Who Has The Majority In Northern Ireland?

Which ethnic group is the majority in Northern Ireland?

This statistic shows the ethnic breakdown of Northern Ireland residents on March 29, 2011, the day of the last National Census.

While over 98 percent of the population were white, 0.35 percent were Chinese, and 0.34 percent Indian..

Is a Fenian a Catholic?

The term Fenian today occurs as a derogatory sectarian term in Ireland, referring to Irish nationalists or Catholics, particularly in Northern Ireland.

Do Northern Irish consider themselves Irish?

In Northern Ireland, national identity is complex and diverse. … Most people of Protestant background consider themselves British, while a majority of people of Catholic background consider themselves Irish.

Who is in control of Northern Ireland?

Since 1998, Northern Ireland has had devolved government within the United Kingdom, presided over by the Northern Ireland Assembly and a cross-community government (the Northern Ireland Executive).

Is Northern Ireland liberal or conservative?

Although Northern Ireland is a part of the United Kingdom, it has a quite distinct party system from the rest of the country, as the Labour Party and Liberal Democrats do not contest elections there (though the Liberal Democrats have links with the Alliance Party), and the Conservative Party has received only limited …

Who is the majority in Northern Ireland Catholic or Protestants?

Like Great Britain (but unlike most of the Republic of Ireland), Northern Ireland has a plurality of Protestants (48% of the resident population are either Protestant, or brought up Protestant, while 45% of the resident population are either Catholic, or brought up Catholic, according to the 2011 census) and its people …

Is Belfast mainly Protestant or Catholic?

As you can see, west Belfast is mainly Catholic, in most areas over 90%. For many years, the Catholic population expanded to the southwest, but in recent years it has started expanding around the Shankill and into north Belfast. The east of the city is predominantly Protestant, typically 90% or more.

Is Scotland more Catholic or Protestant?

2.11 When asked about their religious identity in this way, 30% of people in Scotland think of themselves as Protestant and 15% consider themselves to be Catholic. Another 15% think of themselves as Christian, but neither Protestant nor Catholic, while 3% say they are Muslim and 1% identify with another religion.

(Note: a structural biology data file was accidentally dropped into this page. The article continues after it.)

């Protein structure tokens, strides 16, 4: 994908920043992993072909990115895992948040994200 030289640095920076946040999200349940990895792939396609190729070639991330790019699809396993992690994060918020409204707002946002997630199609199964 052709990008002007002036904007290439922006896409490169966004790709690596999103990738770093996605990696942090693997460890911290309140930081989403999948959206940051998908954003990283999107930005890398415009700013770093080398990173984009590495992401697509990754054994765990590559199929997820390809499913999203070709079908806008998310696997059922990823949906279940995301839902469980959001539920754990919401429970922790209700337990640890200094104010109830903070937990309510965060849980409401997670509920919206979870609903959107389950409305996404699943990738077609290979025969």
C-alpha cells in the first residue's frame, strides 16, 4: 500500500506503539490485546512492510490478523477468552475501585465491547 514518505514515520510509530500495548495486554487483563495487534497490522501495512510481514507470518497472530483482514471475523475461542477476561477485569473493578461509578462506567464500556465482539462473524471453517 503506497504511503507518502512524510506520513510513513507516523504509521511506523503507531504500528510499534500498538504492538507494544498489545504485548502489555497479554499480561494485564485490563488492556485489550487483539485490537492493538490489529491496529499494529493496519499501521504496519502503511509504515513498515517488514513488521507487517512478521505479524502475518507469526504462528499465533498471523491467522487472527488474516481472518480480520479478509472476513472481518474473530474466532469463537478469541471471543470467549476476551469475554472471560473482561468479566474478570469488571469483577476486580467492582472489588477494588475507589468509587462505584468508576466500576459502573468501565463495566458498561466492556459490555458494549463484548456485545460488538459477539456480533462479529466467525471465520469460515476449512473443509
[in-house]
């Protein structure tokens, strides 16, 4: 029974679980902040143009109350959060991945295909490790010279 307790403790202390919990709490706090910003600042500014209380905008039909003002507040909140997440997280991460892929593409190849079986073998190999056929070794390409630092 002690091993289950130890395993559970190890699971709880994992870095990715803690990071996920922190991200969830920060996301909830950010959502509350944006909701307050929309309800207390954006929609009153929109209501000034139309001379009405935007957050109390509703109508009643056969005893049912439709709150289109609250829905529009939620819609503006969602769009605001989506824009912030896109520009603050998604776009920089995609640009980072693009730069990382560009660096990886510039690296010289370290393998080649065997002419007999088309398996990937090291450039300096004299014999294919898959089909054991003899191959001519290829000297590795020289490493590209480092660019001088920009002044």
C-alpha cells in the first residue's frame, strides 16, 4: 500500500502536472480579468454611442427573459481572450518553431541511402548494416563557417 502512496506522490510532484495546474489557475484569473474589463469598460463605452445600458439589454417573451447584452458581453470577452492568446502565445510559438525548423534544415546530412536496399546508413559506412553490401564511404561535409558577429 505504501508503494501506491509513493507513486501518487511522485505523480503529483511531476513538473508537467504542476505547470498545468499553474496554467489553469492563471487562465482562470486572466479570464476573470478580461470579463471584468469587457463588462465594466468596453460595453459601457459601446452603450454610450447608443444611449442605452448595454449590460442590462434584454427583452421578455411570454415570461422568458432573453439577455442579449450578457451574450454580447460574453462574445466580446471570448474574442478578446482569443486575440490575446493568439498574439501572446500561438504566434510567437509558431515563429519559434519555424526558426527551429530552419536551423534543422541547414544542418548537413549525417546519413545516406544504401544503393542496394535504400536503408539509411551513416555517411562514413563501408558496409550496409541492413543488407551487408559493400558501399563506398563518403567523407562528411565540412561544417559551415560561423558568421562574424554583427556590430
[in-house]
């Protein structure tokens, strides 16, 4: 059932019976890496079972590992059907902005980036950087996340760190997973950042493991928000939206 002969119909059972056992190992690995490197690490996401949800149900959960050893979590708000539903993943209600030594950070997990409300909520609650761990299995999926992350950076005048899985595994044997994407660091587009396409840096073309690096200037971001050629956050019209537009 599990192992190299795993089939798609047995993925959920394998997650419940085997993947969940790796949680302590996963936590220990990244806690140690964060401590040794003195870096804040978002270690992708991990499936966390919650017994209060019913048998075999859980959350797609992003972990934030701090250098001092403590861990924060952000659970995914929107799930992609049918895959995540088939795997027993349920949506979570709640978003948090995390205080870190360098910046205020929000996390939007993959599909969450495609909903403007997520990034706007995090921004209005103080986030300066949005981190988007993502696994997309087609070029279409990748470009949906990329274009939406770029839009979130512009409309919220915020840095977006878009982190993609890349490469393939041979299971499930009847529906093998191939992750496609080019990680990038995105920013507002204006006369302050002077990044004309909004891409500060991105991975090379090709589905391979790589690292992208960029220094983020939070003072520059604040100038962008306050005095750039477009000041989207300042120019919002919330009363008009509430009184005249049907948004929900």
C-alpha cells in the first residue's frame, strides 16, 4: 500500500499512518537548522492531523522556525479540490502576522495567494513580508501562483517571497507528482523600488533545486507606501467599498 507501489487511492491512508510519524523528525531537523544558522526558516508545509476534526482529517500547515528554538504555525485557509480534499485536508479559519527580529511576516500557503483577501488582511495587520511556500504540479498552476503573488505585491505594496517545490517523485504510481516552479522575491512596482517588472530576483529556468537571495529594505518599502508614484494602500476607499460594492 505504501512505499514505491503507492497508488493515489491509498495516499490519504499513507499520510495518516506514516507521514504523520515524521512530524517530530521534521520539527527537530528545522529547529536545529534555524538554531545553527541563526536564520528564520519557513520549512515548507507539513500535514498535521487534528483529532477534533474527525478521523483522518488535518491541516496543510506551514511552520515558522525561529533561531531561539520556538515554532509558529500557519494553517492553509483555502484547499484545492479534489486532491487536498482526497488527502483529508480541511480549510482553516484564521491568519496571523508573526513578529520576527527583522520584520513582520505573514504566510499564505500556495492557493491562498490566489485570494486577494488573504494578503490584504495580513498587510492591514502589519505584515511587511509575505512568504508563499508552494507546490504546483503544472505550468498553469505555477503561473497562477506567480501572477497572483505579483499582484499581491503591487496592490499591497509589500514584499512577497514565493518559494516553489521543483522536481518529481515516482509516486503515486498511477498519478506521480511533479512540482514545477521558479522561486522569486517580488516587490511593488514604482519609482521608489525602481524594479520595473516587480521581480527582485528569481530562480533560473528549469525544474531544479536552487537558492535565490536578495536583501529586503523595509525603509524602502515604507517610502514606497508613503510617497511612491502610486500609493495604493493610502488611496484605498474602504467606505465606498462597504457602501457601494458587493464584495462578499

Is Northern Ireland still dangerous?

Despite this, Northern Ireland remains a relatively safe place for tourists, and there hasn’t been any indication of foreigners or tourist areas being targeted by terrorists. But with the increased attacks in the last two years, tourists are advised to be alert of their surroundings.

What percentage of Northern Ireland is Protestant?

41.6%Northern Ireland/Protestant population

Which party is in power in Northern Ireland?

Sinn Féin, currently the biggest of the nationalist parties in Northern Ireland, has campaigned for a broadening of the franchise of Northern Ireland voters to allow them to vote in elections to choose the President of Ireland.

What is the majority religion in Northern Ireland?

Christianity is the main religion in Northern Ireland. The 2011 UK census showed 40.8% Catholic, 19.1% Presbyterian Church, with the Church of Ireland having 13.7% and the Methodist Church 5.0%.

What percentage of Belfast is Catholic?

The number of Orthodox Christians in Northern Ireland is estimated at about 3000 followers….List of districts in Northern Ireland by religion or religion brought up in.DistrictBelfastCatholic48.8%Protestant and other Christian42.5%Other8.7%10 more columns

Is Armagh Catholic or Protestant?

Armagh was the seat of St. Patrick, and the Catholic Church continues to be his see. County Armagh is presently one of four counties of Northern Ireland to have a majority of the population from a Catholic background, according to the 2011 census.

Is the IRA Protestant or Catholic?

The Troubles (Irish: Na Trioblóidí) was an ethno-nationalist conflict in Northern Ireland during the late 20th century. … It also had an ethnic or sectarian dimension, but despite the use of the terms “Protestant” and “Catholic” to refer to the two sides, it was not a religious conflict.